Illinois spent 6% more than it took in for 15 years, so COVID-19 hit it harder
From 2005-2019, Illinois revenues totaled just 94% of expenses. The state ran deficits in each of the 15 years prior to the COVID-19 pandemic. Only New Jersey overspent more.
Illinois was one of only eight states to see spending outpace its revenues from 2005-2019, leaving it fiscally ill-prepared to deal with the tumultuous COVID-19 pandemic, according to new data from The Pew Charitable Trusts.
Illinois ranked No. 2 for overspending.
According to the report, Illinois took in just 94.1% of the revenues it needed to cover its expenses from 2005-2019. That number was second worst in the nation, coming in just ahead of similarly troubled New Jersey.
Illinois and New Jersey were the only two states to run deficits all 15 years during that period, highlighting the existence of serious structural spending problems. While the information in the Pew report only goes back to 2005, Illinois has not had a truly balanced budget since 2001.
Analysis from the report concluded:
“States can withstand periodic deficits without endangering their financial health, but long-running imbalances can create an unsustainable fiscal situation, pushing off to future taxpayers some past costs for operating government and providing services. Although most states collected more than enough aggregate revenue to cover aggregate expenses, the eight states that had a deficit – or a negative fiscal balance – carried forward deferred costs of past services, including debt and unfunded public employee retirement liabilities.”
Like Illinois, New Jersey is also facing a potential pension disaster because of years of mismanaged finances and poor fiscal policy. Pension debt at both the state and local level continues to drive fiscal problems across Illinois, leading to higher taxes and reduced services as spending more on debt crowds out other priorities. According to financial watchdog Truth in Accounting, each Illinois taxpayer now owes $57,000 just to pay off the state’s bills. Rising debt and large spending increases to match that debt show Illinois has a spending problem and not a revenue problem.
Illinois’ tax revenues have continued to rise even during the pandemic. With a huge influx of federal aid, Gov. J.B. Pritzker has been quick to celebrate what he calls the state’s “improvement” in the structural deficit, despite those “improvements” resulting almost entirely from the one-time flood of federal aid. That money includes $8.1 billion in funds with few restrictions on their use. Revised projections from the Governor’s Office of Management and Budget show improved numbers from prior forecasts, including a surplus of $418 million in fiscal year 2022. The projections also show deficits promptly returning in 2023 and continuing through 2027.
Given the latest projections, Pritzker said the state has “made tremendous progress in putting Illinois on the right fiscal path, supporting small businesses and creating good jobs in every part of our state. I am committed to building on this significant progress while tackling our remaining fiscal challenge.”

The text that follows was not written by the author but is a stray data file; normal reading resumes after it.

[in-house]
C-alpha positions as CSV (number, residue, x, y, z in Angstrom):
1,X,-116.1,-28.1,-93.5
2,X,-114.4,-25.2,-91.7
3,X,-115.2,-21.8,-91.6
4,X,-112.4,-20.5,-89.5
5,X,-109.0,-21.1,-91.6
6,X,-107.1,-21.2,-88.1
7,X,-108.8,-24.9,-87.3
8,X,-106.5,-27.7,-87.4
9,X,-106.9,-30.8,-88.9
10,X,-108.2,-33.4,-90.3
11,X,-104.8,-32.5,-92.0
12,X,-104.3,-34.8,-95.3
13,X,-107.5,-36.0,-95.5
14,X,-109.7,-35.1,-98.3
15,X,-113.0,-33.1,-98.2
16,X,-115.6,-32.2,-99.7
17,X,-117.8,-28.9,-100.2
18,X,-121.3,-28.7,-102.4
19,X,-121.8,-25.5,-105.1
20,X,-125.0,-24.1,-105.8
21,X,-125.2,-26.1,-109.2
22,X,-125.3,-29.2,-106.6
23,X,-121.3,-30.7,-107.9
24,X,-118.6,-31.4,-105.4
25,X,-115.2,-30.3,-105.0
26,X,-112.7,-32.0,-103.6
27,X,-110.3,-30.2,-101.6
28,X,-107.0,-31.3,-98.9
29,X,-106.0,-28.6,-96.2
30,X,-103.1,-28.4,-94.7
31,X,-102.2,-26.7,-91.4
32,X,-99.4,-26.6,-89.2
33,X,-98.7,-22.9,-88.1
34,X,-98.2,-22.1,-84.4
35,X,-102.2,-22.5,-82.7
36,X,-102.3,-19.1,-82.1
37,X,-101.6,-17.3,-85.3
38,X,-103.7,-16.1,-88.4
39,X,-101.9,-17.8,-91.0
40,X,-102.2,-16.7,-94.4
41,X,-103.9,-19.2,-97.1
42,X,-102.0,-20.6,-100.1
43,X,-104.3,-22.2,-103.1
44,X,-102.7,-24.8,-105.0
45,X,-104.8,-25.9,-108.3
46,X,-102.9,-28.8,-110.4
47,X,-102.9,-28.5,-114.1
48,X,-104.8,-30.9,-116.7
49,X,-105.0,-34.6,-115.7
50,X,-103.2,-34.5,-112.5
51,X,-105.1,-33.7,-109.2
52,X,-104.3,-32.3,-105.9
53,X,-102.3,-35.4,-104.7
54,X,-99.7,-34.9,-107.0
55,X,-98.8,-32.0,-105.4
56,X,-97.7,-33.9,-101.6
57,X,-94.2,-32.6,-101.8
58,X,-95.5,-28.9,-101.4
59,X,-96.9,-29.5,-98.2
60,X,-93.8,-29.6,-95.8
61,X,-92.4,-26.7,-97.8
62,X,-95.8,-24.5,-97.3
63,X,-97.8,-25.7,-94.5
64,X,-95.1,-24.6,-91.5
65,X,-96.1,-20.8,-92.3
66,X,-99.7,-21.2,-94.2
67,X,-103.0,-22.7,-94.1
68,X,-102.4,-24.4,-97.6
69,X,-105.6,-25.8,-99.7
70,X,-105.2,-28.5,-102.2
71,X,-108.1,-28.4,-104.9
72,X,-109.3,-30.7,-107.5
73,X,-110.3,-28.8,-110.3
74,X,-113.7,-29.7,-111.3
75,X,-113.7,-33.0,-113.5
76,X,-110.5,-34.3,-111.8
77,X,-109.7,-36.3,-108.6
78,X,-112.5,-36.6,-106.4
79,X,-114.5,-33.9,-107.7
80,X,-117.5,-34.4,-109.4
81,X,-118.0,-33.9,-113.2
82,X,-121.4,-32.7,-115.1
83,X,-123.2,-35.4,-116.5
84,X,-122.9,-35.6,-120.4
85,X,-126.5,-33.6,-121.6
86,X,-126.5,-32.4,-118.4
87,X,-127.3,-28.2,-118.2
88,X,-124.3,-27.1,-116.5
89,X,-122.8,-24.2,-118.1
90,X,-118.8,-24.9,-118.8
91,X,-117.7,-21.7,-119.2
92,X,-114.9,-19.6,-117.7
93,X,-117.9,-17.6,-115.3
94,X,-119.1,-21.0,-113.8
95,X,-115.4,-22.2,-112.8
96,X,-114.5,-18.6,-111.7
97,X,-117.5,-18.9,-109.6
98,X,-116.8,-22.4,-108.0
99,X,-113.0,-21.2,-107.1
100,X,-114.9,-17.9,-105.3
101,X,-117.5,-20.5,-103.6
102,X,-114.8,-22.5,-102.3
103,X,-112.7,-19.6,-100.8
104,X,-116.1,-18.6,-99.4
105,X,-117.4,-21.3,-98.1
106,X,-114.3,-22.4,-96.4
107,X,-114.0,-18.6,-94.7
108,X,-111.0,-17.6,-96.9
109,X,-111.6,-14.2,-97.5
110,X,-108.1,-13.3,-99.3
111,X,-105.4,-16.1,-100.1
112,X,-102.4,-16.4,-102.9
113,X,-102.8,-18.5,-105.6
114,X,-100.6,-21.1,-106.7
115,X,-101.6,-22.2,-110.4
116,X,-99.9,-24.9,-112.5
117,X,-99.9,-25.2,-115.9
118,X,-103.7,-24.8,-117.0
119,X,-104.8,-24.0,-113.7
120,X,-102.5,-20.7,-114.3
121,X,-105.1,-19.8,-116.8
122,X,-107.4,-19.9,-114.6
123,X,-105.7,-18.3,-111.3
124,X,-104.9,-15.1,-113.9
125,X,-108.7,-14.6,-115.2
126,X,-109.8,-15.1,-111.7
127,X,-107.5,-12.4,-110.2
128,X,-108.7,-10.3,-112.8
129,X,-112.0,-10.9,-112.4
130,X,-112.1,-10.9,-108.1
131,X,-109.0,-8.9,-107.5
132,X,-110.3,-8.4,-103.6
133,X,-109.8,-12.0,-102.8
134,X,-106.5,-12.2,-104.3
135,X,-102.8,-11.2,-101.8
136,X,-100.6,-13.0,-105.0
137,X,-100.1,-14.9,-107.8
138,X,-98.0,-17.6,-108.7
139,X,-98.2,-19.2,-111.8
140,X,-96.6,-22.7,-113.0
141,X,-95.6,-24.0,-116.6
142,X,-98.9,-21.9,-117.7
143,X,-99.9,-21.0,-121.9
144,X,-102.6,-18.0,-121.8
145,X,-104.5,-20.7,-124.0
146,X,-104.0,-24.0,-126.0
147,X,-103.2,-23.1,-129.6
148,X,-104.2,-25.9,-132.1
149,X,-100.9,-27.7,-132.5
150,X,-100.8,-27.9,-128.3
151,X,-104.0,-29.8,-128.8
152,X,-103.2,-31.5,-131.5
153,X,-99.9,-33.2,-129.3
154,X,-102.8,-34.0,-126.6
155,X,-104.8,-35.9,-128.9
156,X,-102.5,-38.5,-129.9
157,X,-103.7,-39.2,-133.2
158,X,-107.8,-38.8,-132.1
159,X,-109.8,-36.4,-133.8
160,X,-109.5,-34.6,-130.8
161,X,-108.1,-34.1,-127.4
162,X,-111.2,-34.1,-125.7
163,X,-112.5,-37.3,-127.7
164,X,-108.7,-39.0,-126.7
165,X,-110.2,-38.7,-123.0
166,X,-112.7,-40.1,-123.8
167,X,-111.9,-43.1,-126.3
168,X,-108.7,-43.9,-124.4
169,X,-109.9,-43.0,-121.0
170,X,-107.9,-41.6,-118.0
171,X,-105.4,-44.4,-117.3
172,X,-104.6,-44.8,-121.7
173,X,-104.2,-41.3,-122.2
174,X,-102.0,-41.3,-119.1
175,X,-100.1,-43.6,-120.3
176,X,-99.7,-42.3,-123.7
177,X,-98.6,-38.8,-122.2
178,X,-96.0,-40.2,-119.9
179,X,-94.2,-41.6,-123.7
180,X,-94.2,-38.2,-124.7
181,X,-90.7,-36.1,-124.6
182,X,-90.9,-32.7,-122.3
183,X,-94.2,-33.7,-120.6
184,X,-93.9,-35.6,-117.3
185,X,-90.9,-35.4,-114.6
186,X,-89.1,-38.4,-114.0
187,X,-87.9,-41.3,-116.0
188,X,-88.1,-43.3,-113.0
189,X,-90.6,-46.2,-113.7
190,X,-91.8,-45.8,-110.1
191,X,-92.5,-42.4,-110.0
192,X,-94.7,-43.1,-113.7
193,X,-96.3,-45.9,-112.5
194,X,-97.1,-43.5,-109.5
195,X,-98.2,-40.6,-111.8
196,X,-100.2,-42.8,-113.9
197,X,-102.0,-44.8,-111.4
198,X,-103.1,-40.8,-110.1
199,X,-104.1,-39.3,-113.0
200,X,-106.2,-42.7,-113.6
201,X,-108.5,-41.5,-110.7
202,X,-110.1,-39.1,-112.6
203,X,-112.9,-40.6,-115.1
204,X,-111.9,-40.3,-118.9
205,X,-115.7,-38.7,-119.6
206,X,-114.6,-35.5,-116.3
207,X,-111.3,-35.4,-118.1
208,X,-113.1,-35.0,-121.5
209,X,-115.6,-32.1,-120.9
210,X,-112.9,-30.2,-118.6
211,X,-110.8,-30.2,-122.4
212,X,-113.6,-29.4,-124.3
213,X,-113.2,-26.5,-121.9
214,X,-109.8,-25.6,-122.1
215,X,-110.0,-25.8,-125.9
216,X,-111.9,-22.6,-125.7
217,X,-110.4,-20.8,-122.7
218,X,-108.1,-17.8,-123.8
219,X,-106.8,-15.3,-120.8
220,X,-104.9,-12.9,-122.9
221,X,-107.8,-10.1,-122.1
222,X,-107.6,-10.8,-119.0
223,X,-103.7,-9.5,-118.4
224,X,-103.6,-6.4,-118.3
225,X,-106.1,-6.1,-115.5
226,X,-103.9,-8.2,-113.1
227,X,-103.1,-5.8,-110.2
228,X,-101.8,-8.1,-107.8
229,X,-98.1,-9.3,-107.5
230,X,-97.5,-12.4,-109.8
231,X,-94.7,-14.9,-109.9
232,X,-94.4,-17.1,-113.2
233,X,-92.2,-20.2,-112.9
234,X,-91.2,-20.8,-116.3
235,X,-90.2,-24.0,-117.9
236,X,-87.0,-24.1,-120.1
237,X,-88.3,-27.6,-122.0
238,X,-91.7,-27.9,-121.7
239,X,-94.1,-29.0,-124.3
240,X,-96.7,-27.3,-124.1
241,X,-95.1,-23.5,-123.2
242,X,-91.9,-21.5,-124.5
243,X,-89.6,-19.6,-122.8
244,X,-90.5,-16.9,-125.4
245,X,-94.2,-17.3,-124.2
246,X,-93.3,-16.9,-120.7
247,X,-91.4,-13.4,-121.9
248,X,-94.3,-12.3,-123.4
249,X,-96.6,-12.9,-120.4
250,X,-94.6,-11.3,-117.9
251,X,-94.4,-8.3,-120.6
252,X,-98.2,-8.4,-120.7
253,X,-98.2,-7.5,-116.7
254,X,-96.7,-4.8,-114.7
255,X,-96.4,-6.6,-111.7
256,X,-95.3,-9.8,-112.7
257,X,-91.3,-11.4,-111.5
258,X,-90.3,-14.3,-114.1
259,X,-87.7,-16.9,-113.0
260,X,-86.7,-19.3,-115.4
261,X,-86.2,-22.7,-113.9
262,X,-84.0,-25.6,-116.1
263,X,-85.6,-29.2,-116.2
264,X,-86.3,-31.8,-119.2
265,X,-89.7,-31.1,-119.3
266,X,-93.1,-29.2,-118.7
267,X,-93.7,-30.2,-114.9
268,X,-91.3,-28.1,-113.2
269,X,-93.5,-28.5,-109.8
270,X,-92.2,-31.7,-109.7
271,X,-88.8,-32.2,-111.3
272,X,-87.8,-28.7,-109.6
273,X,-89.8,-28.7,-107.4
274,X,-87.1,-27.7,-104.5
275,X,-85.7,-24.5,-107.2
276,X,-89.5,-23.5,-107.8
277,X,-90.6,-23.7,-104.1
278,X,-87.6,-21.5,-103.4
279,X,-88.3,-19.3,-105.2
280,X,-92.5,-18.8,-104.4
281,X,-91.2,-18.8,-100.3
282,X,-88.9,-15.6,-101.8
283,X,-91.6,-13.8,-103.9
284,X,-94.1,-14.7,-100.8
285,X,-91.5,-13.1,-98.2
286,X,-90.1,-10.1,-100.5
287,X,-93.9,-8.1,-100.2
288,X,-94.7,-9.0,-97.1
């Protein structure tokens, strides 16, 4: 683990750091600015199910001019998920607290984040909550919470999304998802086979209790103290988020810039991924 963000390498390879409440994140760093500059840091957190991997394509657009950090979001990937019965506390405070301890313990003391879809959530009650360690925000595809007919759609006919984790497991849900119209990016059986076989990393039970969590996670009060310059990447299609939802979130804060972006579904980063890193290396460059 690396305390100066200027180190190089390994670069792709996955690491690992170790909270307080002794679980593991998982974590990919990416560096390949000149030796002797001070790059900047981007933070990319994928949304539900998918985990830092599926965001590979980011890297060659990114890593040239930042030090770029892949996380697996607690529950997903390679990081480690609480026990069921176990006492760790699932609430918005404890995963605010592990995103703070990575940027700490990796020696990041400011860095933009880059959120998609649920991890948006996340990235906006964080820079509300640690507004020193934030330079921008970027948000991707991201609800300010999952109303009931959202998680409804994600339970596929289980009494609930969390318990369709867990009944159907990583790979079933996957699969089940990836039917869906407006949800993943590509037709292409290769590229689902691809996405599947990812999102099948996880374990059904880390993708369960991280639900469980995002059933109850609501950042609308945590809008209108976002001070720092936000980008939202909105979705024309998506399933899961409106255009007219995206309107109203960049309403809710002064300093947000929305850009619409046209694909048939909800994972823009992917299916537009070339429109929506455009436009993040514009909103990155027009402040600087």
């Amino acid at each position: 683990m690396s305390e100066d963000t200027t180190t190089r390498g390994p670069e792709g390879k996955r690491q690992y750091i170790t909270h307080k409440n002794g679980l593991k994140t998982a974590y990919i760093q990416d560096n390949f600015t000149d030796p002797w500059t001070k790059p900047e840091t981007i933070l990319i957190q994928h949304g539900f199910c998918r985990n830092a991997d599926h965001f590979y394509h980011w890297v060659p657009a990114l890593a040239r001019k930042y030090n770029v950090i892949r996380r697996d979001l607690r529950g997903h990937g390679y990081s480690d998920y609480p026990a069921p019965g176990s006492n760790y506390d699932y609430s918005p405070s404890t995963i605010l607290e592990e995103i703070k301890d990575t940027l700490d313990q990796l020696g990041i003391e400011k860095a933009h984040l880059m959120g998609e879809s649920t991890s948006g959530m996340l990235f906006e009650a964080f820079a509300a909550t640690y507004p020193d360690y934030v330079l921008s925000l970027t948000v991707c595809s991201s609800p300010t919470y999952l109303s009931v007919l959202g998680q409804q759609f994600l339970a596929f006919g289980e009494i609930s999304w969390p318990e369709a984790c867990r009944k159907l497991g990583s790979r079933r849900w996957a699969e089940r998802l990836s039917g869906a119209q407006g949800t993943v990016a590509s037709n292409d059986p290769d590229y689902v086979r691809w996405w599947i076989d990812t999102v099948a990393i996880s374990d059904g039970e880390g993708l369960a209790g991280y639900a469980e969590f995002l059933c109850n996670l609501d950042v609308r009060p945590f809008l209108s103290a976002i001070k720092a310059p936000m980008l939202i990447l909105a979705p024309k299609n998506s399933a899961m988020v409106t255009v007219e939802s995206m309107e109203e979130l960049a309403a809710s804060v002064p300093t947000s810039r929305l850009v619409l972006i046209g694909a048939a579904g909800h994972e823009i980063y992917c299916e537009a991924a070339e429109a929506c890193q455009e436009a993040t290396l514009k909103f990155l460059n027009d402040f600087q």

Most of the improvement for Illinois’ finances has been the result of that unprecedented one-time federal aid for COVID-19 relief, which is set to run out by 2024. Claiming the state’s made a miraculous turnaround is more mirage than miracle. Simply covering costs by transferring debt from the bill backlog into other state accounts, bonds, or covering costs with borrowed money does not mean the state’s fiscal health is improving.
Also, Illinois budget forecasts are not always accurate. Estimates from the state legislature’s Commission on Government Forecasting and Accountability and GOMB rarely hit their marks, often resulting in forecasts that wildly miss actual revenues.
From 2008-2017, GOMB revenue forecasts were only considered to be “on target” twice. In 2013 and 2014, GOMB underestimated revenues by more than $2 billion and $1 billion, respectively. In 2016 and 2017, its forecasts overestimated revenues by more than $1.3 billion each year.
Illinois’ poor revenue forecasting has contributed to its lack of balanced budgets during the past two decades by giving politicians and the public a poor barometer of the state’s fiscal situation.
One achievement Pritzker can lay claim to is generating new revenues through more taxes and fees. Pritzker spent millions trying to pass a graduated income tax in 2020, but the measure was rejected by voters.
Despite his loss on the progressive tax, Pritzker has still added more than $5.24 billion to the tax bill for Illinoisans through 24 increases during his term. Those increases include doubling the motor fuel tax, a $50 increase in the vehicle registration fee, and tax hikes for parking, cigarettes, marijuana, gambling and online shopping.
The large increase in revenue is still not enough to satisfy Springfield’s out-of-control spending sprees. Pritzker and too many Illinois lawmakers continue to see tax increases as the only solution to the state’s fiscal issues.
No tax increase can resolve Illinois’ pension problems, bad budgeting practices and chronic overspending in Springfield. Only significant structural changes such as establishing a spending cap and a constitutional amendment to allow true pension reform can put the state’s finances on a sustainable path forward.
The only way necessary pension reforms can happen is through a constitutional amendment lawmakers must allow the people to vote on. Illinoisans deserve to have their say at the ballot box on the solution to one of the state’s longest and most costly problems.